This overall trend seems to be supported by the fact that the places where human beings have lived the longest (East Africa) tend to have the most phonemes, whereas the places which represent possibly the most extensive migration (Polynesia) have the least.

          • Douglas Knight says:

            French doesn’t have particularly many phonemes.

            Phonemes bifurcate all the time. They start as allophones, pronounced differently in different contexts, but then people become aware of them, write them differently, and use them in the same context. The presence of a neighboring language may influence what the new phoneme sounds like, but it probably would have split all on its own.

            Here are two bifurcations that probably occurred in Vulgar Latin and are preserved in modern languages with the same pronunciation but different spelling: The sound /ʎ/ appears in both Spanish ⟨ll⟩ and Italian ⟨gl⟩. The sound /ɲ/ appears in Spanish as ⟨ñ⟩ and both Italian and French as ⟨gn⟩.

            Latin ⟨i⟩ represents both a vowel and a semivowel. At some point the semivowel was written ⟨j⟩. That transformed into a consonant in modern Romance languages. Which consonant it represents varies across languages, probably because of the influence of the native language. This left room for the semivowel to reappear, again written <i>, thus increasing the total inventory.

            A common form of bifurcation is “hard” and “soft” versions of consonants, as in ⟨c⟩ and ⟨g⟩ in English. This is much of why modern Greek has so many consonants. This doesn’t get many extra phonemes in Romance languages, but it is a phenomenon that could do it. Soft ⟨g⟩ is usually the same phoneme as ⟨j⟩, so that is new, but already counted in the previous paragraph. Soft ⟨c⟩ is often ⟨s⟩, but in Italian it is a new phoneme /tʃ/.

          • Proto-Indo-European inflectional morphology was simpler than that of Latin in one way: it didn’t have multiple declensions and conjugations. (Well, Jasanoff’s h2e-conjugation theory, which is fairly new and not generally accepted yet, says there were two conjugations, but even then the differences between the two would have been very slight.)

            In fact, Proto-Indo-European might have had less cases than Latin as well. Some of the nine cases of the traditional reconstruction (the eight cases of Sanskrit, plus the allative, attested in Hittite) might have been conveyed by postpositions at the stage of the proto-language; these postpositions would have fused with the preceding words and become case endings in the individual daughters’ histories. The fact that the instrumental plural ending goes back *-mis in some languages, *-bhis in others is suggestive, for example.

            (There are also Indo-European languages which are universally agreed to have innovated case endings; the Tocharian languages, for example, have perlative, comitative and causative cases between them, and I think many of their other cases which PIE also has were actually absent in pre-Tocharian; they were independently re-innovated via postpositional fusing, so that the endings are completely etymologically unrelated to the endings in other IE languages.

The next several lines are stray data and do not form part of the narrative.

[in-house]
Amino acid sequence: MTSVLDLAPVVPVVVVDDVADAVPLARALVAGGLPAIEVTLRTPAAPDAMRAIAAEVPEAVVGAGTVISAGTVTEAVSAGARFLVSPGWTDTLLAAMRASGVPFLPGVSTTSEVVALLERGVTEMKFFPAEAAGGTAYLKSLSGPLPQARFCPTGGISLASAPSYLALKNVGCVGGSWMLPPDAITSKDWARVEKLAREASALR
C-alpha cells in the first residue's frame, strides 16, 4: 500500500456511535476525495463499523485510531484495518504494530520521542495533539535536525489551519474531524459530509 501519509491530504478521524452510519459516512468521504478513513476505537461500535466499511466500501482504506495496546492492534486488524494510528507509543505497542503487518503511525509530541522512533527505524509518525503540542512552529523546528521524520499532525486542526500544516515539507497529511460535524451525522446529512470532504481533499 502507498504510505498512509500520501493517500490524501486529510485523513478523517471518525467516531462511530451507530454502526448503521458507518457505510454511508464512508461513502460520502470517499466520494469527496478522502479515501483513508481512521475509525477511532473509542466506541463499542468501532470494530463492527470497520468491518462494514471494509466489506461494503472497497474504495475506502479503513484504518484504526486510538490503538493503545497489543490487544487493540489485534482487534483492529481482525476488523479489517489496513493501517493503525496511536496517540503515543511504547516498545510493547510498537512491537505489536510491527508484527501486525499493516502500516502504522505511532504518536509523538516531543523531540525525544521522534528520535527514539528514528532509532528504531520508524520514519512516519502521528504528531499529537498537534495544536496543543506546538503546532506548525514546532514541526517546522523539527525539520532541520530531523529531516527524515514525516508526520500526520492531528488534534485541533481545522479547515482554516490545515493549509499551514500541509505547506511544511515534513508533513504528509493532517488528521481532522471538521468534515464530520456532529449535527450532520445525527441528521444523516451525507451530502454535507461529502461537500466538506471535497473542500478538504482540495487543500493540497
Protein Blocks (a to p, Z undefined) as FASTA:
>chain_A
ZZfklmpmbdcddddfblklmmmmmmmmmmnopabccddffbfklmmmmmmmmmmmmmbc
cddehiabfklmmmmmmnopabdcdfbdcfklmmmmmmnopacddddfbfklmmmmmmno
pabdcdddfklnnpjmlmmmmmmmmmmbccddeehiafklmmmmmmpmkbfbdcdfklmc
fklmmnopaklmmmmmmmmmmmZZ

Also, from what I know of the history of the Germanic languages it’s quite often happened that a morphological ending has been worn down into absence or indistinctness by sound change, but then it is modified by analogy, or fuses with another case ending, or a postposition or something, and thereby becomes more distinct. So innovation of new case endings of a slightly less striking form has been happening even in the less exotic IE languages. That also suggests something more might be needed to explain why English and the Romance languages lost their case endings and [in the case of English] most of their verb endings, although it could just be that the sound changes that happened to them were particularly severe.)

        • linguistrix says:

          Many Indian languages use the Vocative case too.

        • Army1987 says:

          Colloquial spoken central and southern Italian also sort-of has a vocative case (obtained by removing everything after the stressed vowel from the noun), though for some reason I can’t remember anybody calling it that.

  27. ADifferentAnonymous says:

    Recent mainstream-media science headline: researchers can’t tell make and female brains apart: http://www.theguardian.com/science/2015/nov/30/brain-sex-men-from-mars-women-venus-not-so-says-new-study

    This one definitely trips the “look deeper” alarm. Reading the article in full shows that researchers can totally tell male and female brains apart, but the way you can tell faces’ sex, not the way you can tell genitalia’s.

  28. Does the propensity of kings to kill their brothers apply to other aristocrats? What is the long-term genetic effect of that?

    • Stefan Drinic says:

      It was commonplace in empires like the Ottoman and Mughal ones, for one. Christianity made sure lots of kings didn’t have as many brothers as islamic ones would have in Europe, but the history of a nation like Spain shows just how much a mess wonky succession laws and multiple male heirs can ensure.